It was hot and humid today, being the middle of summer, so not a lot of heavy lifting got done. Anyway, I started by working on the hole in the roof of the 460. I had hopefully tried steaming some pieces of wood and home and bending them into shape, as seen here in my workroom. But they didn't stay bent enough, and the first one snapped while I was installing it.
So I now have a different plan for filling the gap, but I'm not going to tell you what it is until it actually works.
I cleaned up all the tools and parts I had used for installing the air tanks under the 36. After that was done, here's a more rewarding task. From pictures, it appears that all of the folding signs on the wood cars originally had a latch that looked like this:
But this is the only one we've got. The one at the other end of the 309 disappeared, as did both of the latches on the 308. Here's one I made from hardware store parts several years ago. It's OK, but not great.
But while looking through the 321 a few weeks ago, I happened to kick a loose part on the floor. It was a brass casting we had made as a test several years ago. Unfortunately, the surface was very rough and it was set aside as unusable. But I took it home, filed it down somewhat, and then applied Bondo over the surface, and sanded that down. Much better. And today I installed it. It will need at least another coat of blue, but it should look much like the original.
And while I had the blue paint out, it's time to fix the lettering on the 308. Somehow, we had thought that this message read "Do Not Board a Moving Car" but it is certain that the last word is "Train". I determined that this can be easily fixed. "CAR" is reduced to "AI" as seen here, and will then be expanded to "TRAIN". The 36 should probably also have this message by the side doors, and it would be good to have them both correct. And I touched up some of the recent lettering in the 36.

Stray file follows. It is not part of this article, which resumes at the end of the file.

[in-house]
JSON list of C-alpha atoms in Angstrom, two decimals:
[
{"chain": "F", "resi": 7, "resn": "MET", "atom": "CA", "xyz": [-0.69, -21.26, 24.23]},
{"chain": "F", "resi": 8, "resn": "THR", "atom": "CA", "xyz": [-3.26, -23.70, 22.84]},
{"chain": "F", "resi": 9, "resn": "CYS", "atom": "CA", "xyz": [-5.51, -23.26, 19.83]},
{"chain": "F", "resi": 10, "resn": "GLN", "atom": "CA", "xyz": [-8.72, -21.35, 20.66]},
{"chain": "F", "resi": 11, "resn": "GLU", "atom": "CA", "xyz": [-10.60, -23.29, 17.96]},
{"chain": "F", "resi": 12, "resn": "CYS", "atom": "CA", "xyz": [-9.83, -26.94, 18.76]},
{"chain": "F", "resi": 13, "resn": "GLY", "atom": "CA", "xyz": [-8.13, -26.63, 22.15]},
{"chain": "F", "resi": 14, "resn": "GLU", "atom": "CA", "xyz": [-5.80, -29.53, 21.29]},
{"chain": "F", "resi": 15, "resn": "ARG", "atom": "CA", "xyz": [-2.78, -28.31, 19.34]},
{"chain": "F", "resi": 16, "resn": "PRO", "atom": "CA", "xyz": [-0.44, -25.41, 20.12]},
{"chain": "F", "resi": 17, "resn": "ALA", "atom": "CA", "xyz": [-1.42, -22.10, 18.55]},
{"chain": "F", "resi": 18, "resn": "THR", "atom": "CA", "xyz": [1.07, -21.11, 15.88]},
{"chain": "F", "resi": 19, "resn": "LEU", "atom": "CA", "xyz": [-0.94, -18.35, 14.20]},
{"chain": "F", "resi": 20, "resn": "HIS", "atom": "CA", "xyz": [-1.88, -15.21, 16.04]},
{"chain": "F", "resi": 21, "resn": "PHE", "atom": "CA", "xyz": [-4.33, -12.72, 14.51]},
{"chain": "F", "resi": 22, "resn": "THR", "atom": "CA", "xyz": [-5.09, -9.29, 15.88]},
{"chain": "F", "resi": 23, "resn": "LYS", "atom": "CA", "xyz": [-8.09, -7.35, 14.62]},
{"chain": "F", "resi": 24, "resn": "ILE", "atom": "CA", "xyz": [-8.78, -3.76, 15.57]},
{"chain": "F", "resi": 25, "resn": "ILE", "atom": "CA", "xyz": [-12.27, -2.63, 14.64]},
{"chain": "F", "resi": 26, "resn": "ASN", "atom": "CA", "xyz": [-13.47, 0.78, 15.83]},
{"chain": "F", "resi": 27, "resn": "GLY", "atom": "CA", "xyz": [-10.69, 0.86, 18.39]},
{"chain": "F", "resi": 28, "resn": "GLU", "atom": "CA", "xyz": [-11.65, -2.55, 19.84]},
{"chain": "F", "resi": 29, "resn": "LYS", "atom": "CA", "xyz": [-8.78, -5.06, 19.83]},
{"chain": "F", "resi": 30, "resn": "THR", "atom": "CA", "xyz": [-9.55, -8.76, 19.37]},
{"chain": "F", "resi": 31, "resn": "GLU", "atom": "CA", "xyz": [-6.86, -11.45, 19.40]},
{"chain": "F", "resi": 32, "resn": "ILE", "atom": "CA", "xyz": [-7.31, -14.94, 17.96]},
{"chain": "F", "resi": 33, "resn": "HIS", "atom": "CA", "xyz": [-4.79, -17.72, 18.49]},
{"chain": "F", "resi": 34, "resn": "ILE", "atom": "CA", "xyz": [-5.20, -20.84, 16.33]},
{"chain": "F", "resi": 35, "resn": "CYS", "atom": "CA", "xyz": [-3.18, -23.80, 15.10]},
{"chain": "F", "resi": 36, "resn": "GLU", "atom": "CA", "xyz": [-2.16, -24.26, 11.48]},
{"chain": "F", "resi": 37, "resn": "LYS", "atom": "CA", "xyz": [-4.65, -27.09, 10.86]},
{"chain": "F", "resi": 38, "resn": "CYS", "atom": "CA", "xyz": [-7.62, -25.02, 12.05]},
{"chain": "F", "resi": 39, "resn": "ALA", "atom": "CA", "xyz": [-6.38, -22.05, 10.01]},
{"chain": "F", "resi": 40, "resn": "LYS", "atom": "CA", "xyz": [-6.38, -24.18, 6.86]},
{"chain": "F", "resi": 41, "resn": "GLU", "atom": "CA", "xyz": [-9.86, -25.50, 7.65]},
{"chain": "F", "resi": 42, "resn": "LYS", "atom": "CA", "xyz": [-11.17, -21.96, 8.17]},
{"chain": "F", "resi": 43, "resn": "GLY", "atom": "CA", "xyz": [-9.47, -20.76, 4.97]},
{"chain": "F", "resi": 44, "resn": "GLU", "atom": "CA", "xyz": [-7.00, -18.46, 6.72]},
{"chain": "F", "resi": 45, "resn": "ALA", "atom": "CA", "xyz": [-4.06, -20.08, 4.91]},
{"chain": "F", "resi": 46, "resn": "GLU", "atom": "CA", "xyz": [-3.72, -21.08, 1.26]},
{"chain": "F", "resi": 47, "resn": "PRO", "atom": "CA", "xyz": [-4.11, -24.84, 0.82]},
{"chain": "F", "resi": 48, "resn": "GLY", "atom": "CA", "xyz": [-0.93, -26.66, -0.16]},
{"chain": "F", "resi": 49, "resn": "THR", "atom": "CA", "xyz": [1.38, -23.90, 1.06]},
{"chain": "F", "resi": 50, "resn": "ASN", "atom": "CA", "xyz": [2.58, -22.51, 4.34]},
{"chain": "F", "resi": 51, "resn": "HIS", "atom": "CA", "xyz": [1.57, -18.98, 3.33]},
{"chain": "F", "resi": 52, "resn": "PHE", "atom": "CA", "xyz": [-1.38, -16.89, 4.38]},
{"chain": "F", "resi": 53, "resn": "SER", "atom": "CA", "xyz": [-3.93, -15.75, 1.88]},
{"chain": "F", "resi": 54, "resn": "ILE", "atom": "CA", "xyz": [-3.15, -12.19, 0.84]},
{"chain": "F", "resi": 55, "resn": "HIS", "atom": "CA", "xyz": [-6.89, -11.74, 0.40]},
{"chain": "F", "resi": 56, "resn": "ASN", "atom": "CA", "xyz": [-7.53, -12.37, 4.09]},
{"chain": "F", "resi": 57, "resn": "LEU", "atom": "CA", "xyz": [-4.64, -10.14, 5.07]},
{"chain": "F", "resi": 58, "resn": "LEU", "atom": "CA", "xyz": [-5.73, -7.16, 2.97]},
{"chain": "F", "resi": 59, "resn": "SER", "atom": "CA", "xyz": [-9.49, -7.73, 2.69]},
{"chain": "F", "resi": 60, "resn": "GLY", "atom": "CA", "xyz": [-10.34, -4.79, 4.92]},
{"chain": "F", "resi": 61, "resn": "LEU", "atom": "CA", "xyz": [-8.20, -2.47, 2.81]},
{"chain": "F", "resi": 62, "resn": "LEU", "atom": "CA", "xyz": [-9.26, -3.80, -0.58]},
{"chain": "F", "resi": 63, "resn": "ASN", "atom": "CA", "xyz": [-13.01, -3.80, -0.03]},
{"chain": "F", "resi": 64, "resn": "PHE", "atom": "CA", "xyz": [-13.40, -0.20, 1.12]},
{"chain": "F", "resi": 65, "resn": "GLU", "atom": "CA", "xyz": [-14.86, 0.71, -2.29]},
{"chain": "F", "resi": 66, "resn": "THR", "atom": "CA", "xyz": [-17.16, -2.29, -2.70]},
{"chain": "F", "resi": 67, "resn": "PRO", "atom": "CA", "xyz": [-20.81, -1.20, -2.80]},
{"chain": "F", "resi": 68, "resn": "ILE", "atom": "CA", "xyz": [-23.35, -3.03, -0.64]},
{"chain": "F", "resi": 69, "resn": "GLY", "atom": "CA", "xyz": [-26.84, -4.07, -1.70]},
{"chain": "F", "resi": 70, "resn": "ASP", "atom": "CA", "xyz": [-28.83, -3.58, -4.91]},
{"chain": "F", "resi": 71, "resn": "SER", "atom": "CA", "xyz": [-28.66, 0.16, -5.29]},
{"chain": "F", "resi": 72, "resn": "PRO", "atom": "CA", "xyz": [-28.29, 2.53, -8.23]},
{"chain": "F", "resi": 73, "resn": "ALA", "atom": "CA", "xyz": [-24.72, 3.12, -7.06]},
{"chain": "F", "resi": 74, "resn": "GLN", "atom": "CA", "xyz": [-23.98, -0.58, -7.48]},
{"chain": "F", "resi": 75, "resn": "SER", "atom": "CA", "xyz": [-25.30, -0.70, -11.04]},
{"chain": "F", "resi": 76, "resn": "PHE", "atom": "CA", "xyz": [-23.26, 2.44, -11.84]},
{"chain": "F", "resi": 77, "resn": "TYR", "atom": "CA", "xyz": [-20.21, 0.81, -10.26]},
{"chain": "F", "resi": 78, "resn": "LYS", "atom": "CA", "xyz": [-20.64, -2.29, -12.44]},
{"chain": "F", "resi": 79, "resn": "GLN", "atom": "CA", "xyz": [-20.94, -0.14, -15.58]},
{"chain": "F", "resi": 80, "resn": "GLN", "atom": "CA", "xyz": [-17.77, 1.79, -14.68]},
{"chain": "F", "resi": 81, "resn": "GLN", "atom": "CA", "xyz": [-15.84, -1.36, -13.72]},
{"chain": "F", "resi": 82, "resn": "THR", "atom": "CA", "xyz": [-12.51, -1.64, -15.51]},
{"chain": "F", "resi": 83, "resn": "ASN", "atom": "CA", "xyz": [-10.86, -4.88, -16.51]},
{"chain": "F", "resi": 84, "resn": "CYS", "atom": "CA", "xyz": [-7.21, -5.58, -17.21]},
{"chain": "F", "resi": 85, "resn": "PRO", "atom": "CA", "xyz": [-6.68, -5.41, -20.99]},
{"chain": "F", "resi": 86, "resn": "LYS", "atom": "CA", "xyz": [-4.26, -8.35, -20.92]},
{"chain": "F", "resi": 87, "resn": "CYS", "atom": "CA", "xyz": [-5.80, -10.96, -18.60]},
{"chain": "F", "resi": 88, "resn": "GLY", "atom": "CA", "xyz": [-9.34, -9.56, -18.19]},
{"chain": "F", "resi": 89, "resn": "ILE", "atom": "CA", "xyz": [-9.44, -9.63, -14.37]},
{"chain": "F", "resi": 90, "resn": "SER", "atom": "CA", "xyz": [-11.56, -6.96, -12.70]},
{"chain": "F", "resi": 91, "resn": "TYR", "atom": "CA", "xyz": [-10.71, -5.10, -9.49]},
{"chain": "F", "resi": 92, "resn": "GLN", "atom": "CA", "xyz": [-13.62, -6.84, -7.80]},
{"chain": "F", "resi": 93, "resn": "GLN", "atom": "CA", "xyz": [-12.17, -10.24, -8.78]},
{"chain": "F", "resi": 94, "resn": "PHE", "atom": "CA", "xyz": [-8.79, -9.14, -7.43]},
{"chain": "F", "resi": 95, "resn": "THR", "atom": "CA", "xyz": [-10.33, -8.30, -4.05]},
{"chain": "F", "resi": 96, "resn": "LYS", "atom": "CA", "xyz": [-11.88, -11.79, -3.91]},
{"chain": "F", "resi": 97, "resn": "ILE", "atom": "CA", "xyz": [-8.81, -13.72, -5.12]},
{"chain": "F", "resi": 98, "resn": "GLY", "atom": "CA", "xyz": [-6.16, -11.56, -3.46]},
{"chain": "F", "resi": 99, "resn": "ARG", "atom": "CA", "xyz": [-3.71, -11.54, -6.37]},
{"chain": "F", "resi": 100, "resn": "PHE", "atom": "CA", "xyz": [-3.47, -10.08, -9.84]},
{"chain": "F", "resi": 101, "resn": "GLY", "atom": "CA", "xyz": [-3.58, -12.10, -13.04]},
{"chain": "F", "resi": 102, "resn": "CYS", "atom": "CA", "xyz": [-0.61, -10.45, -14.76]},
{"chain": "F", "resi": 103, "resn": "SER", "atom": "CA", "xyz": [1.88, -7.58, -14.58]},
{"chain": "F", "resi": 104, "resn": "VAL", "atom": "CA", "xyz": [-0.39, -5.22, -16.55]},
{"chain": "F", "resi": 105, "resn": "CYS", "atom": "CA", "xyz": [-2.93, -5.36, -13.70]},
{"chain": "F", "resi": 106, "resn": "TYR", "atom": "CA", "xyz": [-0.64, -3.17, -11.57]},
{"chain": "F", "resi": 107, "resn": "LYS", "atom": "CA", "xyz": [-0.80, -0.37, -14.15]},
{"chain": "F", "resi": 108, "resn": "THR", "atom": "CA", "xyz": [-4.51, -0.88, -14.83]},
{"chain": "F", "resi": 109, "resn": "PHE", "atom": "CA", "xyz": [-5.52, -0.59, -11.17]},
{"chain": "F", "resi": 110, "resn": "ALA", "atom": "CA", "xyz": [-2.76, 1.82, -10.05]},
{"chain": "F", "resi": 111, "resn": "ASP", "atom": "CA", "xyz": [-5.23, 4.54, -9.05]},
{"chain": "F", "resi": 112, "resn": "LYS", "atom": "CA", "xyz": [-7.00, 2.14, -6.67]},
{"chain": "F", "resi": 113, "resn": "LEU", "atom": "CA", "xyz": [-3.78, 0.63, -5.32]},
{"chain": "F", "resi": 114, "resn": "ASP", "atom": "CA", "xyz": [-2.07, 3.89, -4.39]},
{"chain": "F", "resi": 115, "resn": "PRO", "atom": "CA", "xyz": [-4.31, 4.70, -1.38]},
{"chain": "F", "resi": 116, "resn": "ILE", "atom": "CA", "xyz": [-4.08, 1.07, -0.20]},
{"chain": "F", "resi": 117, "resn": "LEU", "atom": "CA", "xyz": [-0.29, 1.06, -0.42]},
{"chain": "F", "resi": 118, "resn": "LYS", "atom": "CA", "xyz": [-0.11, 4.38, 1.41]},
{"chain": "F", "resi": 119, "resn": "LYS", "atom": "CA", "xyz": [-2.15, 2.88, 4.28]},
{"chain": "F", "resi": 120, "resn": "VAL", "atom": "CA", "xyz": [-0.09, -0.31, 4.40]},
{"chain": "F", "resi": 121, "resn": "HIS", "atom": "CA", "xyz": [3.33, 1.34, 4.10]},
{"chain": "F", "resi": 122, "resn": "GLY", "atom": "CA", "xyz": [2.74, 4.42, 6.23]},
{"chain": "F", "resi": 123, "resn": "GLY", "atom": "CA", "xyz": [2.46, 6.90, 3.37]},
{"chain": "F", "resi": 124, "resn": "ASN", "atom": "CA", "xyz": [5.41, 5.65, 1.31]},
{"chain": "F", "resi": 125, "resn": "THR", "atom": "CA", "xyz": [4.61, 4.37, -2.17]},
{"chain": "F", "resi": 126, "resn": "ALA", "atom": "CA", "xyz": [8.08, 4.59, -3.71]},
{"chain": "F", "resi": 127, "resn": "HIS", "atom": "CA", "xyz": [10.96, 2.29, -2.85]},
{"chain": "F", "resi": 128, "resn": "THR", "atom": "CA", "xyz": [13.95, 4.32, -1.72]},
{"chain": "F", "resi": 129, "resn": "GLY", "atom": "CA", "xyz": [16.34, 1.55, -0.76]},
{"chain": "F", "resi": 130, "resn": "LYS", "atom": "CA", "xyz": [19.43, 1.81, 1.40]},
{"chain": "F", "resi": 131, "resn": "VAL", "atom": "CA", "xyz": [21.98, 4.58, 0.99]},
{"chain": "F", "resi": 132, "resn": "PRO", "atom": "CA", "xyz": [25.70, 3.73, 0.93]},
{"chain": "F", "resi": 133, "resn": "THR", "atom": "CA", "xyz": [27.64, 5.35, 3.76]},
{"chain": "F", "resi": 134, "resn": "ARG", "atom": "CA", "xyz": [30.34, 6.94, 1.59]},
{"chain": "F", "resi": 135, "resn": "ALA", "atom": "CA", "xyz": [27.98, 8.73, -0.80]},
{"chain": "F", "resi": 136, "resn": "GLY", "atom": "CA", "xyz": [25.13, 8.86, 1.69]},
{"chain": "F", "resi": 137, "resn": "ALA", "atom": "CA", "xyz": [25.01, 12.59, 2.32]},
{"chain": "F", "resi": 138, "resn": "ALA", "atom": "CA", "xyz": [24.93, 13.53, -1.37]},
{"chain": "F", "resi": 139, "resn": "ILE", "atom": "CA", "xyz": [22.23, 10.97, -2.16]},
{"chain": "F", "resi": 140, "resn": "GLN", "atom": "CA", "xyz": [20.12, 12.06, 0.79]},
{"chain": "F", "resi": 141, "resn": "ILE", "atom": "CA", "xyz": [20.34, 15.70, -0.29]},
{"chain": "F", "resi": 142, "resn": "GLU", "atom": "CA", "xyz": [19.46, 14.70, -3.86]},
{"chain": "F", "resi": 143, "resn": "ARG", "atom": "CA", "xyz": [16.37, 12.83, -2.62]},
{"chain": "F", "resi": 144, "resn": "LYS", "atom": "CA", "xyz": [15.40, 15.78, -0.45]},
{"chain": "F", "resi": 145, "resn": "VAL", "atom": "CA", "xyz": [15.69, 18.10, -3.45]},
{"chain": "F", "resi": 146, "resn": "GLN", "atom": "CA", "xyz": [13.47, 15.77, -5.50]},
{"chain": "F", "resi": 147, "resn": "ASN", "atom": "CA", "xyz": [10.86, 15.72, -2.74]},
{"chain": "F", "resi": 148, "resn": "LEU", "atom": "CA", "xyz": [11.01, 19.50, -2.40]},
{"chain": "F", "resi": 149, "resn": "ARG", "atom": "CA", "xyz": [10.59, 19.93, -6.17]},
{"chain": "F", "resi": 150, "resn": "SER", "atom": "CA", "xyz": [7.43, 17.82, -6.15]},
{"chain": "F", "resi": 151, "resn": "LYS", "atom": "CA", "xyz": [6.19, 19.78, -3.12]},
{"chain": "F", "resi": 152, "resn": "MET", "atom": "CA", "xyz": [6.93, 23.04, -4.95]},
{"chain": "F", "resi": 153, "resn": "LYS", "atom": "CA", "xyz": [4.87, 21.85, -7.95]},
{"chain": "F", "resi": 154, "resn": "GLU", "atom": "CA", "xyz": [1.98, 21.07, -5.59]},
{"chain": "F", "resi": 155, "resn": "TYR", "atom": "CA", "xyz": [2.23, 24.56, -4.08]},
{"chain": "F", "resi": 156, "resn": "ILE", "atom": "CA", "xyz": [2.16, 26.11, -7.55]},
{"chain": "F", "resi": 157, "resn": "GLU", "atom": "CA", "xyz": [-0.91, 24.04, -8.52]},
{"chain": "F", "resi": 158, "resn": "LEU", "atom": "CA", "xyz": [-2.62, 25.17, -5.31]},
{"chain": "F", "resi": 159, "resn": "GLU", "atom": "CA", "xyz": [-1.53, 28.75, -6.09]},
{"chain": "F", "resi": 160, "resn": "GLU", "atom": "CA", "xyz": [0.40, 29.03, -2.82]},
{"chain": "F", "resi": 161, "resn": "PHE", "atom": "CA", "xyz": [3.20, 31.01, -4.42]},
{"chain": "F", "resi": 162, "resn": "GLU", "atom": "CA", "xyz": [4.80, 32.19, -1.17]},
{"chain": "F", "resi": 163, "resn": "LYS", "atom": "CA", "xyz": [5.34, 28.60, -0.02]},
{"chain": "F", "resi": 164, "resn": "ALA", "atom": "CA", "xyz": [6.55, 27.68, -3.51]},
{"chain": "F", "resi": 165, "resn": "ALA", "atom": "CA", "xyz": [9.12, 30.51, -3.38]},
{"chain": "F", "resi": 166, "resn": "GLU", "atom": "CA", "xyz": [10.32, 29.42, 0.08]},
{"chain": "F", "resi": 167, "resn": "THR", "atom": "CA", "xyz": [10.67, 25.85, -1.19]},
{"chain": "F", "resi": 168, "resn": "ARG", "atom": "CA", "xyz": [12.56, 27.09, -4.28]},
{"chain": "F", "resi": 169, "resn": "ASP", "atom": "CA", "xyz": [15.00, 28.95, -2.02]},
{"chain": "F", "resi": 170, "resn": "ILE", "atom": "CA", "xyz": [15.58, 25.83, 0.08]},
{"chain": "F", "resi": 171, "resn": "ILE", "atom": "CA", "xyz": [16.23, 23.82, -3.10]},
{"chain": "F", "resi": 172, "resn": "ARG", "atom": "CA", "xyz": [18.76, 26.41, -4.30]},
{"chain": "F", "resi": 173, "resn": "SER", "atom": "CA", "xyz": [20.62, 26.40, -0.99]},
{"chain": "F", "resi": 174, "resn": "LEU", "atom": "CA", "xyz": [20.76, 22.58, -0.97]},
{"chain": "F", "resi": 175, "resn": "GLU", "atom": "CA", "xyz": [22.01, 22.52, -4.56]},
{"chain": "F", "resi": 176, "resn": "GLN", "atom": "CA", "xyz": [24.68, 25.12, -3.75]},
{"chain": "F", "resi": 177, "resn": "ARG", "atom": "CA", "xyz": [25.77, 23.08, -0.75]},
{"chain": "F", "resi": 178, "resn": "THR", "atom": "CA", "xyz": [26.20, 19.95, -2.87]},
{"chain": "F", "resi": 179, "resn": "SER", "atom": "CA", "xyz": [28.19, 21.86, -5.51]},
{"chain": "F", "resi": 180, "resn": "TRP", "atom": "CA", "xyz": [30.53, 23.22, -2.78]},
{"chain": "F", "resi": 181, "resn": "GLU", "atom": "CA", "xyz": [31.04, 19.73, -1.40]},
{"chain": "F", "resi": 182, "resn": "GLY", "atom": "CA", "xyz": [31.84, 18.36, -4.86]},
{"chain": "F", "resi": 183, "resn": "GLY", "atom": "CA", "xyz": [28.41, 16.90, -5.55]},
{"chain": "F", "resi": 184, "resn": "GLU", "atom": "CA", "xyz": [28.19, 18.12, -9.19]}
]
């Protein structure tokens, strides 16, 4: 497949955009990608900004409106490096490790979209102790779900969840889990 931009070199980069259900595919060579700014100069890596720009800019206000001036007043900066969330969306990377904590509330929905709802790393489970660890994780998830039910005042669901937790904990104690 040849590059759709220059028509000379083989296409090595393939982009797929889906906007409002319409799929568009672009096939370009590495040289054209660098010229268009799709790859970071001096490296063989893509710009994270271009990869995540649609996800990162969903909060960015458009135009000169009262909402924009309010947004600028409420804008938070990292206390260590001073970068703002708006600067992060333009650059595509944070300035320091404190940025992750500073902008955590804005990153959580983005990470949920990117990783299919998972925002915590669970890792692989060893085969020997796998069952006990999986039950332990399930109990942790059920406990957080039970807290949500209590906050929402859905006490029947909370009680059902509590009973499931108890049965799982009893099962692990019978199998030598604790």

The 309 had been having problems with the controller at the #1 end; it was arcing excessively on the fifth point (full series). There is no real way to adjust the tension on the controller fingers, so I tried swapping the finger with one that is used only in parallel, which we don't need. The problem seems to have gone away. And then there was some more sorting of parts and cleaning.
Tim showed off the hardware for the gates on the 24, all parts of which are now in position at both ends. You can see the castings recently installed with shiny screws that stop the gate from swinging too far. He also worked some more on the window shades and other parts. It's getting closer to completion!
Pete Galayda and John Faulhaber worked on sequencing the control system for the Charles City engine; it's mostly functional, but there are some contactors that aren't coming up in parallel when they're supposed to. Some adjustments to the reverser also need to be made, but it's getting close to operation.
John Arroyo and Ed Oslowski continue to fix up the Electroliner, inch by inch. It's nice in here, due to the portable air conditioner.
Ed explained how he had to reset the tiles on the floor in this corner, due to water damage.
Brake shoes made a handy set of weights for gluing the tiles.
Patching up the ceiling. They were trying to determine exactly what material this is.
The motorman's cab will be next. It sure is a strange shape; you can't see it from this, or almost any picture, but there is a triangle extending out to the left that is inaccessible to man. The carefully stenciled warning "Do Not Spit In Cab" is also striking. What was it with the North Shore? Out in the western suburbs I would think that people, or at least motormen, were more civilized, since this message wasn't needed. But I could be wrong.